Final Nail In The Coffin For £1.7B London Office Scheme Backed By Boris Johnson
PwC said in a statement yesterday that partners from the company had been appointed liquidators to 23 companies in the ABP Group, the Chinese developer of the Royal Albert Docks scheme.
PwC said it hoped its appointment would allow it to find new investment for the project, allowing development on the 35-acre site in the Royal Docks area to start up as soon as possible.
CoStar reported private equity firms have been circling the scheme, with a view to buying the stalled development and undertaking not the original office plans, but a logistics or life sciences development.
ABP was appointed developer of the site, owned by the Greater London Authority, in 2013 as part of a deal signed off by Boris Johnson when he was mayor. It was hailed by the soon-to-be former prime minister as having the potential to create a third financial district in London after the City and Canary Wharf. The total development cost was estimated at £1.7B.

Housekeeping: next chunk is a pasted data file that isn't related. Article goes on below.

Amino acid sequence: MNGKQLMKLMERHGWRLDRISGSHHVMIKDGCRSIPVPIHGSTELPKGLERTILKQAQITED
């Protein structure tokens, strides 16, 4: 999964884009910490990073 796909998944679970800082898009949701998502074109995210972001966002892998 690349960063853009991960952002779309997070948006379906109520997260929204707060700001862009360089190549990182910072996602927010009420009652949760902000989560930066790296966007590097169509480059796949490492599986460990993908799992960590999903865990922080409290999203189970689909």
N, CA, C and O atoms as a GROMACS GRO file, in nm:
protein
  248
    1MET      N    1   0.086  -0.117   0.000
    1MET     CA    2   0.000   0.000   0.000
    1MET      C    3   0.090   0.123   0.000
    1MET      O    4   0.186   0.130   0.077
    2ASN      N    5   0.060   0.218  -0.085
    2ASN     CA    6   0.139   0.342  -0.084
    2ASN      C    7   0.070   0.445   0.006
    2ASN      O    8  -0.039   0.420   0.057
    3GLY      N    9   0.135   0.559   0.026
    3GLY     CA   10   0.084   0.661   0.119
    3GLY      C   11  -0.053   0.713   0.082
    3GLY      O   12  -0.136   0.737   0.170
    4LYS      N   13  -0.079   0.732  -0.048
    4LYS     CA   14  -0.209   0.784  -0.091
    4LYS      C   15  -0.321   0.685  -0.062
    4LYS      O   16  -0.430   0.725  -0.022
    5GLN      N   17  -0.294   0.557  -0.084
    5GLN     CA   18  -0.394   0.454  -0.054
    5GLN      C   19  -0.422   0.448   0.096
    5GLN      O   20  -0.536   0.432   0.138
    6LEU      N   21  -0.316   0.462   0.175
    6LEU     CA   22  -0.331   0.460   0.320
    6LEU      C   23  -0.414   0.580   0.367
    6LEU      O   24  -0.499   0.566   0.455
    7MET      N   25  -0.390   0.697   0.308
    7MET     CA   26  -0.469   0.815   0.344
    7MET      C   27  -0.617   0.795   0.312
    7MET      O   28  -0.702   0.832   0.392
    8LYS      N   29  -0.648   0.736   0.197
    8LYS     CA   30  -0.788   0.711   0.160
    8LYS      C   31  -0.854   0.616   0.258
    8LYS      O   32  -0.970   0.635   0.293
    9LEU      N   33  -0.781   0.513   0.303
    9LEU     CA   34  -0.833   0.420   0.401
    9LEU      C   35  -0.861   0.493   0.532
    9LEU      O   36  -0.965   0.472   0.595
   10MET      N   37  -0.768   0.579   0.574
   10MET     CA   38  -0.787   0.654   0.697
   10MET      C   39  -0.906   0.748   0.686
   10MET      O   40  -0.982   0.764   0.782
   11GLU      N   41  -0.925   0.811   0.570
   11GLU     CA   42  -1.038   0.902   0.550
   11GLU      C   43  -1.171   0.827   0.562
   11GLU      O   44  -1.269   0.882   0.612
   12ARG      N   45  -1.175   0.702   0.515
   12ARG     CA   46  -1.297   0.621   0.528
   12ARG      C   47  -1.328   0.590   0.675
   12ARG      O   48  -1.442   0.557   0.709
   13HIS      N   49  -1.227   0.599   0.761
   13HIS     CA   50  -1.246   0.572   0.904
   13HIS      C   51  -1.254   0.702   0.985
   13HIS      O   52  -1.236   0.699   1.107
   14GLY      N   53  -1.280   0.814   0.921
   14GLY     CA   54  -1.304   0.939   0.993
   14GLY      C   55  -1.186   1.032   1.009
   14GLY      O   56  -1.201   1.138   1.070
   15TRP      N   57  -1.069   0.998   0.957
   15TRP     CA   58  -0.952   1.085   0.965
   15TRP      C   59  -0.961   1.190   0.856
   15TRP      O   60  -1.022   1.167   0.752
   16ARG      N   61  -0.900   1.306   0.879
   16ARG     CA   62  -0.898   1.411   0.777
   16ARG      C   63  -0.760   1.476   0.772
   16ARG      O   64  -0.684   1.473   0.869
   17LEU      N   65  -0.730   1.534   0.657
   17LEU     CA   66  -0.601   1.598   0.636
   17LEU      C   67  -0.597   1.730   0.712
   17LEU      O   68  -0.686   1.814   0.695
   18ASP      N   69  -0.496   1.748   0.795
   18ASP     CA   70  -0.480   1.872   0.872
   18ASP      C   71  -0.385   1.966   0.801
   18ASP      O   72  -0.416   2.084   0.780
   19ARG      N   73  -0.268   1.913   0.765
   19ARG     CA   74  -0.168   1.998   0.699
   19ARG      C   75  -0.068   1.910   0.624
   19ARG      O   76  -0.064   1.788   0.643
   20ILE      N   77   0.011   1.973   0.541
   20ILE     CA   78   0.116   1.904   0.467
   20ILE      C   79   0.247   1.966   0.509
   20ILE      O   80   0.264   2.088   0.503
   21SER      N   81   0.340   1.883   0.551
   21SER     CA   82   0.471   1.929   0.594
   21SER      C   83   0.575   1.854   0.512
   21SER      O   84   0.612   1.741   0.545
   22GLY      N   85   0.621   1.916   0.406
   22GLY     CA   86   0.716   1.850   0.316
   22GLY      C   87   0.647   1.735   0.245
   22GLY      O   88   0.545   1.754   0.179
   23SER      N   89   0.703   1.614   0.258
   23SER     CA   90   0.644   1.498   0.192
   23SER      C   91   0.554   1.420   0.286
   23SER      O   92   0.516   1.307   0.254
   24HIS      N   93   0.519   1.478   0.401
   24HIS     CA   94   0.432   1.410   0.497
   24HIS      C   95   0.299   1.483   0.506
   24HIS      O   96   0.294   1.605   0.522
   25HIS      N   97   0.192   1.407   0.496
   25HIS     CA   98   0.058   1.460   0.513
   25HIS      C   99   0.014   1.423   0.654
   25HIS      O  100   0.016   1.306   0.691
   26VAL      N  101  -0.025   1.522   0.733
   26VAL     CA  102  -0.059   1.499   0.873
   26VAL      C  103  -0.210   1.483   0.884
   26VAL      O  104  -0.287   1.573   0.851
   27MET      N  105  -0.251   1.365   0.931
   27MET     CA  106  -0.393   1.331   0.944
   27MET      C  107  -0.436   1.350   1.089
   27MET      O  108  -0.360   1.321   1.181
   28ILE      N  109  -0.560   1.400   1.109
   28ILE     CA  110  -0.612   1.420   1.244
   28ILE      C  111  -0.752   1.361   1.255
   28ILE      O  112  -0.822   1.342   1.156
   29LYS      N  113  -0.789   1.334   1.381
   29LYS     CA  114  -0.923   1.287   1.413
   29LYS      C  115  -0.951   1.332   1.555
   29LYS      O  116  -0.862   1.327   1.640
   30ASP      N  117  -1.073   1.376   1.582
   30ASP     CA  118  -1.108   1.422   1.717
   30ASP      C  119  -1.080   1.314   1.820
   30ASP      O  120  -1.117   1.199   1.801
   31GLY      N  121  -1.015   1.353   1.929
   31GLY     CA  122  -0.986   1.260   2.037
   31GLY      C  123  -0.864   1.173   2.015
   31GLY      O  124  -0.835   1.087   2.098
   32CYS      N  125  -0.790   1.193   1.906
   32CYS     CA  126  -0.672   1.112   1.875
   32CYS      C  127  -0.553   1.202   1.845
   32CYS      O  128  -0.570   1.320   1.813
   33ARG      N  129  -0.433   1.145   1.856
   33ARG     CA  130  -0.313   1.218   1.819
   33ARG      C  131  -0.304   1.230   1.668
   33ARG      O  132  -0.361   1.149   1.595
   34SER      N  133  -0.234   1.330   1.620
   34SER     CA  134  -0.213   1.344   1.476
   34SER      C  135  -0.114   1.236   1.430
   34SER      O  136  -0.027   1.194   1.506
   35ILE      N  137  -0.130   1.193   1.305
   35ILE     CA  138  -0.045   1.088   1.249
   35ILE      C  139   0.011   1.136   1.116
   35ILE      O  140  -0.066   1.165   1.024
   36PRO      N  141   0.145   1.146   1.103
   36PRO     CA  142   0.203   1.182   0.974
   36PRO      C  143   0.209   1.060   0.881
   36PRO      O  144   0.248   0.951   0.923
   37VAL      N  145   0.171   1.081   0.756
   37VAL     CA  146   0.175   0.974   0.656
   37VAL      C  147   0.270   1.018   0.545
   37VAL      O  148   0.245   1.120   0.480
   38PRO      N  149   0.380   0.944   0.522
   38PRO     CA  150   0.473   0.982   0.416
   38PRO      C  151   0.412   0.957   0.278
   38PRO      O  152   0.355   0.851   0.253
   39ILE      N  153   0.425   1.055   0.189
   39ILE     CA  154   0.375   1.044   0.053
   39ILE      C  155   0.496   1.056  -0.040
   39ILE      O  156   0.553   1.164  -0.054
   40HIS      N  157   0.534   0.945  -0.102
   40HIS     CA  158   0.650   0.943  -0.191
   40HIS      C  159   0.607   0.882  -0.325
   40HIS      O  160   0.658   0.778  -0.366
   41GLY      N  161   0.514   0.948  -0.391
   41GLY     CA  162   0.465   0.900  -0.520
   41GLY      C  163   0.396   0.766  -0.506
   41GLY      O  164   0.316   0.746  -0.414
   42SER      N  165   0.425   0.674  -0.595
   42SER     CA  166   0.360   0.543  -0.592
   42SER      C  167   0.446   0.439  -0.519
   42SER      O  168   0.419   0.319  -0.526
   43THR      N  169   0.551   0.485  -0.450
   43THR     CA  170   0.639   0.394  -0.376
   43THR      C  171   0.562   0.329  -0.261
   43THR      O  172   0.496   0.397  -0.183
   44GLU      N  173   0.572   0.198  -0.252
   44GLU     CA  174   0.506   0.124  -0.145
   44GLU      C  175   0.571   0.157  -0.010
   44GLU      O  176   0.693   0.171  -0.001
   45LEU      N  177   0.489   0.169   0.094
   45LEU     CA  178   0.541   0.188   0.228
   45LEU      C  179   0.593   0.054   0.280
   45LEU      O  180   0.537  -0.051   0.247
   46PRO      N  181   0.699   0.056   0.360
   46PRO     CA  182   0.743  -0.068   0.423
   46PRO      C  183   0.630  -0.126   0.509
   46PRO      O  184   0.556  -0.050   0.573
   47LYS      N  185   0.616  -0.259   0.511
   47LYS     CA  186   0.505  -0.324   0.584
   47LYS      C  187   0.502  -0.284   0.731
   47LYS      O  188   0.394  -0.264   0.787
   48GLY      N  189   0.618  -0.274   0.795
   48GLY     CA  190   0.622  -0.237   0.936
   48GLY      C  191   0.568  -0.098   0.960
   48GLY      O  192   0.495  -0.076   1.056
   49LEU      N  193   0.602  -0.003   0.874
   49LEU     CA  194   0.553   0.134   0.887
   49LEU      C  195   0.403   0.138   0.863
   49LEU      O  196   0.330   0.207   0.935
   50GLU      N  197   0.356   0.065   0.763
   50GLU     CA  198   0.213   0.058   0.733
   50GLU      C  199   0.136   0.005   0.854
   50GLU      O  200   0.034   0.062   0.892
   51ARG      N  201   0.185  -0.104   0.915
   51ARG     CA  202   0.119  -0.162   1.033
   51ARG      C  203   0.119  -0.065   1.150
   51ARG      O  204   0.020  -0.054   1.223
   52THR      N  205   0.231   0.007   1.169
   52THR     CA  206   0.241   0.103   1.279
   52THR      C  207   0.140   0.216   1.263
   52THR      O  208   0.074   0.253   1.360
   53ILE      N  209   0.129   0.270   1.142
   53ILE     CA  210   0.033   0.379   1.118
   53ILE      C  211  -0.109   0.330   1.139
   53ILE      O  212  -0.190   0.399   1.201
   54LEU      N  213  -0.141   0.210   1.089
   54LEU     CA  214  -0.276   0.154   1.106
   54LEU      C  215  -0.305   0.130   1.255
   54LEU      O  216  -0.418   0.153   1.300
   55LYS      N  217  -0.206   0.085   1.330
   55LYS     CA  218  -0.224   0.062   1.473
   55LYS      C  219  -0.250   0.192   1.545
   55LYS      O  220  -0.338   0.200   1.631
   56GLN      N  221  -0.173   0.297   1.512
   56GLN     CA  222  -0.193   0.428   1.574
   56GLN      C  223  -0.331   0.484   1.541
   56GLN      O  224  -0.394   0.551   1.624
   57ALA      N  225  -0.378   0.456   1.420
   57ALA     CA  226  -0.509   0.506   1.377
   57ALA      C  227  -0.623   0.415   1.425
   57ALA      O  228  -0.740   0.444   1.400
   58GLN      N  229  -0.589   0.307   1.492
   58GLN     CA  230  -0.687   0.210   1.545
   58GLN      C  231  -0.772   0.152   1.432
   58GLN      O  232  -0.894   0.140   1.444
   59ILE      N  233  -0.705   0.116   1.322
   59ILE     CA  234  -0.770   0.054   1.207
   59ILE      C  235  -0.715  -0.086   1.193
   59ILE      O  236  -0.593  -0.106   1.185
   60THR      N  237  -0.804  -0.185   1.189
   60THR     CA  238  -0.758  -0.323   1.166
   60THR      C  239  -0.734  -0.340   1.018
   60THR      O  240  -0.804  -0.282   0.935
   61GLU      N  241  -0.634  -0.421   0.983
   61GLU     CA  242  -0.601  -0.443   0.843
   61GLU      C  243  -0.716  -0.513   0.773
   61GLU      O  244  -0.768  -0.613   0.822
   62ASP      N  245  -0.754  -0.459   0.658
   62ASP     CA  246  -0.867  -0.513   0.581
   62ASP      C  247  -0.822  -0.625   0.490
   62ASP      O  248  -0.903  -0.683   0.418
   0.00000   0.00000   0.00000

The project was started but has been beset by problems, not least the onset of the pandemic, which saw office demand dry up just at the moment when an office scheme in an untested location was coming on stream.
The first stage — 700K SF and 21 buildings consisting of primarily offices — was largely completed in summer 2019 at a cost of £300M. Since then, it has sat almost empty after failing to secure tenants.
That put pressure on the developer, which has been unable to repay debts as they fall due.
Part of the scheme totalling six buildings was put into administration in February of this year. PwC said various creditors have gone unpaid for almost two years, leading to several winding-up positions against companies in the group, which in turn led to its appointment as liquidator.
It added that it would liaise with Deloitte on the part of the site already being controlled by administrators.